It is kind of similar to the Dreamzone vibe. It came out only a few weeks ago, in June.
No, it’s all new songs but some parts, for instance a bassline in one song, are from an old hip hop beat I did in 2004 or something. So some bits can be older, but all the songs are brand new.
I work at home mostly, but I call our practice place ‘studio’, so basically everything is recorded between these two places. But then I moved to Berlin and recorded some synths parts there, as well. Then I mixed the record with Nicolas Vernhes in New York, we added some parts, like some synthesizers and vocal techs. I had a saxophonist and two guest vocalists, Suad Khalifa and Sonja Immonen, who had already played with me in and old song called Poison. I really wanted to have a mixing guy from the outside. The record label had some options in mind and when I checked Nicolas’ work I really liked his sound, I think we share some kind of taste. He has worked with artists such as Fischerspooner, The DFA, Dominique A, Spoon or The War on Drugs more recently.
Yeah, that’s true.
It seems like this album is a much bigger thing than the Dreamzone EP. I think most of the songs I’ve been working on occurred to me in the past three years. Last year it was kind of busy, I did my first tour ever (laughs). It was fun, we went to places like Iceland and Japan; but it was kind of rough as well, for example on this tour it’s been only morning flights and you play very late and then the next morning you have to catch that flight at 9 am, which means waking up about 3 hours earlier. But it’s still fun.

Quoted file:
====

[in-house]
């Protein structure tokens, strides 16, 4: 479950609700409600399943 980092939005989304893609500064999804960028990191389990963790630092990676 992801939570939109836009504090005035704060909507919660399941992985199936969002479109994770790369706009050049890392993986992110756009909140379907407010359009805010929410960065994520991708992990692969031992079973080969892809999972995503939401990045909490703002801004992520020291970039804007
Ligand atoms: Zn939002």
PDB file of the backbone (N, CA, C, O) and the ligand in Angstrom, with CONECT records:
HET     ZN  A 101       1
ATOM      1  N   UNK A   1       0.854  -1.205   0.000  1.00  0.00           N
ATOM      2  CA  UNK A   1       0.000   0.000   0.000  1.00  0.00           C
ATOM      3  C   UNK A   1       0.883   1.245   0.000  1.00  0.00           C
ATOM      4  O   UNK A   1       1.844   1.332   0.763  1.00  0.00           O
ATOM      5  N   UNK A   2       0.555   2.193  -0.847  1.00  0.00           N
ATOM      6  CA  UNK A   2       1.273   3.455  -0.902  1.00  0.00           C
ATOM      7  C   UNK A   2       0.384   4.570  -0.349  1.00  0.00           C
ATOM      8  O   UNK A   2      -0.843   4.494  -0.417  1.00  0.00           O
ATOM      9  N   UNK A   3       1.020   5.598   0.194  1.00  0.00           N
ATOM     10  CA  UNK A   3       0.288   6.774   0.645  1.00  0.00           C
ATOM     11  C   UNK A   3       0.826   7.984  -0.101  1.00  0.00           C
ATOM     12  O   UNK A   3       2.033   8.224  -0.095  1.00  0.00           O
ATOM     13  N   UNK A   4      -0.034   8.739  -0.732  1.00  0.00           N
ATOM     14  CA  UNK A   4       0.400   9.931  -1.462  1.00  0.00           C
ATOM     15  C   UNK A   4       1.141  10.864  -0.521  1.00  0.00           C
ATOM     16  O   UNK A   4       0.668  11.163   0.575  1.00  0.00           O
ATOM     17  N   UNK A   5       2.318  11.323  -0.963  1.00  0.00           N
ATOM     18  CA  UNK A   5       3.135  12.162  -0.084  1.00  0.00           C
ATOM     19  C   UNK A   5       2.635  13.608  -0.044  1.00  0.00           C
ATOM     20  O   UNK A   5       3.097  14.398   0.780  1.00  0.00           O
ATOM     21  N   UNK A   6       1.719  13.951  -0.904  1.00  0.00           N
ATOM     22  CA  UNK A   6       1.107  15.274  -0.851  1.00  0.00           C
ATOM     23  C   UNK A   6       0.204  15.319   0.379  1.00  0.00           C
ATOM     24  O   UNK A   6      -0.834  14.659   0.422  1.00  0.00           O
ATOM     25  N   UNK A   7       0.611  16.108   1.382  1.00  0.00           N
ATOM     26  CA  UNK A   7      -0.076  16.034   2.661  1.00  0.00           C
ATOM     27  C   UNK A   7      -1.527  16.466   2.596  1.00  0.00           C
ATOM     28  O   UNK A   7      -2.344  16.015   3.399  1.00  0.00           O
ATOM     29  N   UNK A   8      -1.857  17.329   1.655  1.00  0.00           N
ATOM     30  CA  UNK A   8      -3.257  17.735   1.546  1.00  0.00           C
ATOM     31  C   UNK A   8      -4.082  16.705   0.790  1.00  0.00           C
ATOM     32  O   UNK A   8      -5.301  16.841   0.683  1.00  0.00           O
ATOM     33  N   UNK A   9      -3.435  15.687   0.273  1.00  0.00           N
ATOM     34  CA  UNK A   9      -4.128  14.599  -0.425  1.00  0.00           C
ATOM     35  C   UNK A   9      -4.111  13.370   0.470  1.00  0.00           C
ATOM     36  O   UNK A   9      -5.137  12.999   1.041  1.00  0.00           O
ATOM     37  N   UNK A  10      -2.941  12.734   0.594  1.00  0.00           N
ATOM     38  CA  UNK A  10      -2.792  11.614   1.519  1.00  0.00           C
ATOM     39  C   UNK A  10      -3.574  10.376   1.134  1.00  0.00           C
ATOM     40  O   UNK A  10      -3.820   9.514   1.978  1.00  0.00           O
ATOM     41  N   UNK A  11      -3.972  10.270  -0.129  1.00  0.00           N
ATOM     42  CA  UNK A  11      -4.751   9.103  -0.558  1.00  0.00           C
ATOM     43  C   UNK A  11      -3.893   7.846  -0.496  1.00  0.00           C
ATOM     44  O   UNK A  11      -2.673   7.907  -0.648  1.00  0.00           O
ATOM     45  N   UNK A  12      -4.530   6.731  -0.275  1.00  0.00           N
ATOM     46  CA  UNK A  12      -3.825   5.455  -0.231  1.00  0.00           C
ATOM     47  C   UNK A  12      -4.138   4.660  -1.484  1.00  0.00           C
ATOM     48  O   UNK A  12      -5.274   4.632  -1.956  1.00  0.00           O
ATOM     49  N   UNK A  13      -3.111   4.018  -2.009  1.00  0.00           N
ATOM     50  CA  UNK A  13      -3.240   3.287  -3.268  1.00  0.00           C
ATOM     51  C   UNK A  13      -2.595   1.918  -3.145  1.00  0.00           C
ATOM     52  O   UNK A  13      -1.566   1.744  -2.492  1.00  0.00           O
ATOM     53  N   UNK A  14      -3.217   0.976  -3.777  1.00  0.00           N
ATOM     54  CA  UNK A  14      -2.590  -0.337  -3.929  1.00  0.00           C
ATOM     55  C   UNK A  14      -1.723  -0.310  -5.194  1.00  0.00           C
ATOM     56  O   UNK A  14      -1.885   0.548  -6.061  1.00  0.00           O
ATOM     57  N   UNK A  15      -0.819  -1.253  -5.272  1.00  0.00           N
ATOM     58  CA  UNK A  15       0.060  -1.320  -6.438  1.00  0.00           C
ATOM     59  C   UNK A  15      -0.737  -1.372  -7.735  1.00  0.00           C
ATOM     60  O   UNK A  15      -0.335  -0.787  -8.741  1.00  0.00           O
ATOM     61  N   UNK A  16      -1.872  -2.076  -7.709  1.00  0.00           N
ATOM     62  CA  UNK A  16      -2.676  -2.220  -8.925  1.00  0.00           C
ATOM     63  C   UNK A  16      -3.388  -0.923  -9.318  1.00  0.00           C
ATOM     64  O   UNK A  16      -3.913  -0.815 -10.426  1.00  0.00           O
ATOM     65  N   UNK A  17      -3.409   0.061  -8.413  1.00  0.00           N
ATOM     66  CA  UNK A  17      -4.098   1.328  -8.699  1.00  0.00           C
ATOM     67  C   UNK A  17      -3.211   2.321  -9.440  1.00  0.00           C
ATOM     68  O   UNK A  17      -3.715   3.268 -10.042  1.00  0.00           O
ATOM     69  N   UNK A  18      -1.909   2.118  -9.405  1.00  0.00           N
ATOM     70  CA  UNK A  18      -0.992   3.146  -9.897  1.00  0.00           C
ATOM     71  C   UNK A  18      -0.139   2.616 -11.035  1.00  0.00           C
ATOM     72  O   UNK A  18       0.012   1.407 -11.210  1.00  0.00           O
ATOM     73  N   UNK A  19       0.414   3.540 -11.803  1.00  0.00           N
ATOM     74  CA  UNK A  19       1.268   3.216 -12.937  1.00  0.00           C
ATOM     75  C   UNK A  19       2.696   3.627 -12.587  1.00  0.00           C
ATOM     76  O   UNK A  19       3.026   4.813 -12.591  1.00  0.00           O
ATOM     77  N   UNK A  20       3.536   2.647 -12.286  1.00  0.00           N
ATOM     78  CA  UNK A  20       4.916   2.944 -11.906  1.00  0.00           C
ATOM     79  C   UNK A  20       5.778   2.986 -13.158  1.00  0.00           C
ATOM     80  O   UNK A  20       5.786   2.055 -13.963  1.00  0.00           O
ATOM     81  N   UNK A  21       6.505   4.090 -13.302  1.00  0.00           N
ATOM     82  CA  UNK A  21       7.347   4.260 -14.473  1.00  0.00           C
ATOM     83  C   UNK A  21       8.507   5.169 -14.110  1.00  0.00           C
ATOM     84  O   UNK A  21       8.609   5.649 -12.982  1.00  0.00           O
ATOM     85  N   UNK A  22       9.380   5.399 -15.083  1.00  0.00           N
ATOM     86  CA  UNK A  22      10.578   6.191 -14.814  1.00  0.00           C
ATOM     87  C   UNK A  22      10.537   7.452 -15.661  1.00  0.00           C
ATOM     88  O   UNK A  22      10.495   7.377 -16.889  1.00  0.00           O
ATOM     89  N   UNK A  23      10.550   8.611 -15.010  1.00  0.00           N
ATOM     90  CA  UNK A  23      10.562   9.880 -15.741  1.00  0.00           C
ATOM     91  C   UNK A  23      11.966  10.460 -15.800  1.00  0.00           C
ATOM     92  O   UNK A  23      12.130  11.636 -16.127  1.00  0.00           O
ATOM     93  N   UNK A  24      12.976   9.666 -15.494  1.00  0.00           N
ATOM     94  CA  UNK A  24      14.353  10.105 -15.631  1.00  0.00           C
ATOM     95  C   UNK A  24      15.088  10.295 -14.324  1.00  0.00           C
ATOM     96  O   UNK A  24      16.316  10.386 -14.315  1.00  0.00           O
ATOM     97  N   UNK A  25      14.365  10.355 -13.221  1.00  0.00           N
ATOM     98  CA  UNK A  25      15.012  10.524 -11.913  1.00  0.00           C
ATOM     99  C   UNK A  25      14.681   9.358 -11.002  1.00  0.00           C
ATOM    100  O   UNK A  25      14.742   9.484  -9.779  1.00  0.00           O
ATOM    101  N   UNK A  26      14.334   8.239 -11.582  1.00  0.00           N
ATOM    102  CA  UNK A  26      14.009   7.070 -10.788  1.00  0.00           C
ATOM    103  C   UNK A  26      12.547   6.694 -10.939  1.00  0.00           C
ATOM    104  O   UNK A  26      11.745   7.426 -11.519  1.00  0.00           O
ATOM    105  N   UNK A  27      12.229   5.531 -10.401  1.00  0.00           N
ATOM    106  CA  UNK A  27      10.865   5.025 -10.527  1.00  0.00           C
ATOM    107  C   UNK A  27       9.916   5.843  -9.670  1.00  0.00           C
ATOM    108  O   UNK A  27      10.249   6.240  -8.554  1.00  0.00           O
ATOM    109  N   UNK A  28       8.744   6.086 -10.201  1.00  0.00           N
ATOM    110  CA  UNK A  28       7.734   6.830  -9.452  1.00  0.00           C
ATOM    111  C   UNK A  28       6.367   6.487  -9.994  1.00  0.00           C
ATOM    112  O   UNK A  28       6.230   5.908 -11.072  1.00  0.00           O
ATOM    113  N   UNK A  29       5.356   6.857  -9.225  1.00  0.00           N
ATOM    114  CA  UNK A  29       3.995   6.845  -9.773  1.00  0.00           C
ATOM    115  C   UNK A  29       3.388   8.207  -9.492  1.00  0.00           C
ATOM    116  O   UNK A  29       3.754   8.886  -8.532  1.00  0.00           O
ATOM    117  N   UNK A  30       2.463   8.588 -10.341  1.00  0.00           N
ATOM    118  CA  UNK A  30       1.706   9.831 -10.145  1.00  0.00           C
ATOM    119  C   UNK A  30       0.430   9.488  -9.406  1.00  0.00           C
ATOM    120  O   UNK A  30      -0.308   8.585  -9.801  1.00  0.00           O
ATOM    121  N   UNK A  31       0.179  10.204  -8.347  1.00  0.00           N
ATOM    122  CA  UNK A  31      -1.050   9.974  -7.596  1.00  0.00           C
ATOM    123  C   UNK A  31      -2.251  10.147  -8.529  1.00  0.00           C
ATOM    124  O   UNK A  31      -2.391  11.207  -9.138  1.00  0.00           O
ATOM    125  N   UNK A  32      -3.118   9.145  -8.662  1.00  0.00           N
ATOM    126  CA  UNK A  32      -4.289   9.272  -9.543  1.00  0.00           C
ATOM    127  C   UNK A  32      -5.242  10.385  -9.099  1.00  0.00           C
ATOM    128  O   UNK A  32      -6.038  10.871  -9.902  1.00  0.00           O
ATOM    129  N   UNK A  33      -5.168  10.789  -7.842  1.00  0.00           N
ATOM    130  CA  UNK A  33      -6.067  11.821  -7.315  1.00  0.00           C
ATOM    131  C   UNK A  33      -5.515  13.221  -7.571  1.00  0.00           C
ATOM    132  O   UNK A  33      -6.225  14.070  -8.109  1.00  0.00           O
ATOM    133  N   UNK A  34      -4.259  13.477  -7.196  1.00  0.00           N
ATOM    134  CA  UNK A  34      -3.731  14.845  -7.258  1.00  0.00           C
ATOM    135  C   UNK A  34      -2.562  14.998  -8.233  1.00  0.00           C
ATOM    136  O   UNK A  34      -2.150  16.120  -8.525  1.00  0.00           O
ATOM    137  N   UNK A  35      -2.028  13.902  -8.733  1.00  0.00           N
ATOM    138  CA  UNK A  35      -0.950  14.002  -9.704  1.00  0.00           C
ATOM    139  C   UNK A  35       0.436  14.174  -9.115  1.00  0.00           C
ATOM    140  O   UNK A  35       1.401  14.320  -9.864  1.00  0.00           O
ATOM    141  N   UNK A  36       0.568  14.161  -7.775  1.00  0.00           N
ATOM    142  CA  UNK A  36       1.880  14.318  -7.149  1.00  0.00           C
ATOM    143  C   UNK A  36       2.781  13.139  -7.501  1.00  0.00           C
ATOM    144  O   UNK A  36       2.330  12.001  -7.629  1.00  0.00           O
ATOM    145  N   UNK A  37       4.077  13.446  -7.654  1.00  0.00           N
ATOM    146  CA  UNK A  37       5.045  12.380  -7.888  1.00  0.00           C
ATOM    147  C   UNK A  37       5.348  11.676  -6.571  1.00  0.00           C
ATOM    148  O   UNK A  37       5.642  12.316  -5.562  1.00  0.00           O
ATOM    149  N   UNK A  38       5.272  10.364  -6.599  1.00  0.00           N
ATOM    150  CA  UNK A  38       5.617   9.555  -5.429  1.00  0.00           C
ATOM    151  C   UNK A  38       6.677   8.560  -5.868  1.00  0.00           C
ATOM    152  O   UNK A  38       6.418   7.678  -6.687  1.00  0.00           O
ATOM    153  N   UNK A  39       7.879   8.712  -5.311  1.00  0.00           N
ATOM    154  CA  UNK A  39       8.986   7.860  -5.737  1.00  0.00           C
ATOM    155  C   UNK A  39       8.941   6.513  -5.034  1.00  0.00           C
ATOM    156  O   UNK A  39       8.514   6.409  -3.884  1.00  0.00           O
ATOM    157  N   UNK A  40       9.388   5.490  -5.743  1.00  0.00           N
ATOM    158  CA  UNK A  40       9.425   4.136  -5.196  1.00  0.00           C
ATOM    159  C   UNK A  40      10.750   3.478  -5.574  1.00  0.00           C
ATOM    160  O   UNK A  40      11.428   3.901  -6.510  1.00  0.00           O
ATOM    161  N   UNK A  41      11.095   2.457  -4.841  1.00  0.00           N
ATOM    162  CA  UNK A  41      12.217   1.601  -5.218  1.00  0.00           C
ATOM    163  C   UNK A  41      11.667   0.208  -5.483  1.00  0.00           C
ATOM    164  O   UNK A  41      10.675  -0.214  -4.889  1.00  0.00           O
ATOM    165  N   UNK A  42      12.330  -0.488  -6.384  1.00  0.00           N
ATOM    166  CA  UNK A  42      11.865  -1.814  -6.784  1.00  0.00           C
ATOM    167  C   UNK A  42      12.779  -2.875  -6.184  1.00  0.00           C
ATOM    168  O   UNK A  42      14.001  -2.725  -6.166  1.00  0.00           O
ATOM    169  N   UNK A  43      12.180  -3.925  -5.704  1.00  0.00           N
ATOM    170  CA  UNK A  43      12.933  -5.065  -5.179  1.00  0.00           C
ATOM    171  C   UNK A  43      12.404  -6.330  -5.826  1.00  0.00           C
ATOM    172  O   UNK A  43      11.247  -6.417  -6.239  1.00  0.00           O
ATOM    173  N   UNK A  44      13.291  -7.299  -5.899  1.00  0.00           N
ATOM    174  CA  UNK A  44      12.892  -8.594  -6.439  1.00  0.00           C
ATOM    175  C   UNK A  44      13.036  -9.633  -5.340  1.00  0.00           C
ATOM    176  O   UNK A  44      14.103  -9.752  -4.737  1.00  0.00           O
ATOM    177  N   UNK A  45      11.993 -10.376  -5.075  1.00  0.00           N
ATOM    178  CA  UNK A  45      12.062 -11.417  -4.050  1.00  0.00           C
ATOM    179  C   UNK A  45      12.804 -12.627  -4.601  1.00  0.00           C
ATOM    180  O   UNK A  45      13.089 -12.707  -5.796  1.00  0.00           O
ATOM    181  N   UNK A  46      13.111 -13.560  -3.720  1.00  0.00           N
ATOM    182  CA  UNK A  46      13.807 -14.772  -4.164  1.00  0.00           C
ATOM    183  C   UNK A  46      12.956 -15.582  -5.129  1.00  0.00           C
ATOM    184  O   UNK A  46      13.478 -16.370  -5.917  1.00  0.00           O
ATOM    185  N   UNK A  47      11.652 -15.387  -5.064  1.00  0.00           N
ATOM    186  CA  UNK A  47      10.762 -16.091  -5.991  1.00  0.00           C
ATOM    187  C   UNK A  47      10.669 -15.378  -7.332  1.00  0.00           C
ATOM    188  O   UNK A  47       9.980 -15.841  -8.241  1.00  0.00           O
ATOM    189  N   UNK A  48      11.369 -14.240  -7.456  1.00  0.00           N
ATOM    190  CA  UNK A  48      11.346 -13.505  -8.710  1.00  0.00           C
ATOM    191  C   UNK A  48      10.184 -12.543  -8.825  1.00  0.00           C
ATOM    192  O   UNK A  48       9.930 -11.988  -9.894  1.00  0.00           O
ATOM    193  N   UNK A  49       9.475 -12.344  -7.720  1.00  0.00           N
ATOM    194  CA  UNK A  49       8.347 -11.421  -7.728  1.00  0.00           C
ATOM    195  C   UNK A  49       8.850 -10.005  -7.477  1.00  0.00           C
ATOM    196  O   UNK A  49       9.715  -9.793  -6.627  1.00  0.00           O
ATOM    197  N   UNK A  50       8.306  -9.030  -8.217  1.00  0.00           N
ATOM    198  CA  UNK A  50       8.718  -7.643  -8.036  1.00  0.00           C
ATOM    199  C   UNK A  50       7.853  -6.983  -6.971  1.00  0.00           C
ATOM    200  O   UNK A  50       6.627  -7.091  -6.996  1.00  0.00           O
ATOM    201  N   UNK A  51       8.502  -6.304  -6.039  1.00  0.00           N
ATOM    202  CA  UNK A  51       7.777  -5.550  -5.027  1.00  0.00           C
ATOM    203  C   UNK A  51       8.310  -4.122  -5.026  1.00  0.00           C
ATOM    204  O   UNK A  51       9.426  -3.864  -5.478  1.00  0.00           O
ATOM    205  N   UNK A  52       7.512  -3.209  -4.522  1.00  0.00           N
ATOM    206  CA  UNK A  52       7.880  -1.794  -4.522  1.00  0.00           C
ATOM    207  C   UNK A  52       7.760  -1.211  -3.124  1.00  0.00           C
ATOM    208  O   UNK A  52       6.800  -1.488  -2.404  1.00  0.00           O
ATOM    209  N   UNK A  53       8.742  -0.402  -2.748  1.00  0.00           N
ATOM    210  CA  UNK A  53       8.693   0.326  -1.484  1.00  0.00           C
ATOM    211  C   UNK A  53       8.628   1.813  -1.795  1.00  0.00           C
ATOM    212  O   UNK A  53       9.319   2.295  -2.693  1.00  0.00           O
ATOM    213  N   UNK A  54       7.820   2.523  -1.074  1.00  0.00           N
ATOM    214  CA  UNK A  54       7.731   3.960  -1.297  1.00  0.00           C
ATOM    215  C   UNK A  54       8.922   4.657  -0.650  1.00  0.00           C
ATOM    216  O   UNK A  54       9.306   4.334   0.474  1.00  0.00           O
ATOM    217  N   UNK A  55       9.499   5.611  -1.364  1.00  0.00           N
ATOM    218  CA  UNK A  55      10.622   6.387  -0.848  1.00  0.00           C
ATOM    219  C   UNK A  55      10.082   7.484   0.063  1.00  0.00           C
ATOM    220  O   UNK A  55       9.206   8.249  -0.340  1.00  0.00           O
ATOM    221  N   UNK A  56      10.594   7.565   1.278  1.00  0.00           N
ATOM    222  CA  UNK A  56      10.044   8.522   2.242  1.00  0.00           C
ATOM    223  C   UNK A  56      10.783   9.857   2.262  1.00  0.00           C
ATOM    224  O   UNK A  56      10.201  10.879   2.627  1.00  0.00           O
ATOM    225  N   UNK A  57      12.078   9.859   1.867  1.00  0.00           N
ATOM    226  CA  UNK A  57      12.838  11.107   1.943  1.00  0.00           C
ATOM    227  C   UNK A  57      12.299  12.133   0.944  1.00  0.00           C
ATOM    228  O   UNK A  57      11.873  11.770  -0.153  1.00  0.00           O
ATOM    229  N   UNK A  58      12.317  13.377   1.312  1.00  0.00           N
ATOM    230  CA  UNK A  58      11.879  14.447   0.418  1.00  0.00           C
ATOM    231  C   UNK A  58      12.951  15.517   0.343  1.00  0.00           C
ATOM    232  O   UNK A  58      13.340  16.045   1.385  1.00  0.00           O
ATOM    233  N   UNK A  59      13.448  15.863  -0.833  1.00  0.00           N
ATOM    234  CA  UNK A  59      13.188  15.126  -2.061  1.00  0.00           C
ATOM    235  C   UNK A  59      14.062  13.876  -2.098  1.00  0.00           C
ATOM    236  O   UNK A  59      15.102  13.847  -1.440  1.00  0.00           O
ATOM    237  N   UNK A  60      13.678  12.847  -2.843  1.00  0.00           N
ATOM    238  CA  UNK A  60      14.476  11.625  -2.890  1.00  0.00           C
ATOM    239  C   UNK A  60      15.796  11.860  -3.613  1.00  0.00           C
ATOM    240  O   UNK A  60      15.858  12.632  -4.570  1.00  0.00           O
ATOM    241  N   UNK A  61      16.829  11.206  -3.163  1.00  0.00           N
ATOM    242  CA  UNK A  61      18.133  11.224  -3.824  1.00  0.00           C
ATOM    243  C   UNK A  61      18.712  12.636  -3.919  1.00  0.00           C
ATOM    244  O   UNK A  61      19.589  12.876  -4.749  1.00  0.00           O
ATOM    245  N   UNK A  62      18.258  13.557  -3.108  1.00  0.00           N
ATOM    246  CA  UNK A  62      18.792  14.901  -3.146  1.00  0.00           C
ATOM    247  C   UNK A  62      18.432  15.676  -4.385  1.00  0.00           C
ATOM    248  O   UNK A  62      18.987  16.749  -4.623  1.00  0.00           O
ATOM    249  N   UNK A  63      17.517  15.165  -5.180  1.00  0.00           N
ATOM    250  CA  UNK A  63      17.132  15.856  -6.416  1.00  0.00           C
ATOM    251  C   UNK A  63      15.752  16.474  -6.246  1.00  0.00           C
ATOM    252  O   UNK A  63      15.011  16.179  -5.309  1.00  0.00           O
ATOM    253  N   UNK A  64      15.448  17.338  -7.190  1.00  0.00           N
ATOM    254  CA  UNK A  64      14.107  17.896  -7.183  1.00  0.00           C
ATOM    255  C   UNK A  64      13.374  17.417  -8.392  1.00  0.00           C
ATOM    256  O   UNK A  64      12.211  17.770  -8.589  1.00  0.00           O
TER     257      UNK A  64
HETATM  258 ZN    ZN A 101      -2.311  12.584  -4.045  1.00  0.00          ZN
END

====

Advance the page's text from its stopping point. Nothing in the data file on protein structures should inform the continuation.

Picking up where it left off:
Feels good. I’ve been used to work alone in a small scale and now I’m working with quite many other people. But it works; I can trust them. They all live in London.
I think I’ve been a little bit romantic with the job because I miss it a little bit (laughs). Also, at the same time I know that it was kind of frustrating, but somehow it was a balancing thing for the music career as well, striving to make this happen. I knew there was a possibility to make music and not to drive the tram, and I also wanted to have this experience of living somewhere else than in Finland because if I was there, I would still be driving the tram. Now I am able to focus on music, no need of day jobs.
Yeah, that’s a nice thing (laughs).
I really hope the system with Spotify will change. Although I don’t really pay attention; I have no idea if I get money from them (laughs). I should be more conscious about that. The label, they just manage that side, how it’s distributed. I trust these people; they’re doing their best, for my perspective as well.
Last time he dressed up for this one time show in Copenhagen for a big radio station at Koncerthuset. But we have a project which I’ve been planning for a long time with a Japanese painter: the idea is that I play music and he paints what he hears, we’ll print it into a fabric and then Vibskov will design a suit with it.
Yeah exactly, ready-made suits (more laughs). We were planning to take it a bit further actually, and make some other art and transfer that suit into food for example. The whole concept is to transfer the same inspiration from music to painting, from painting into fabric and so on and so forth.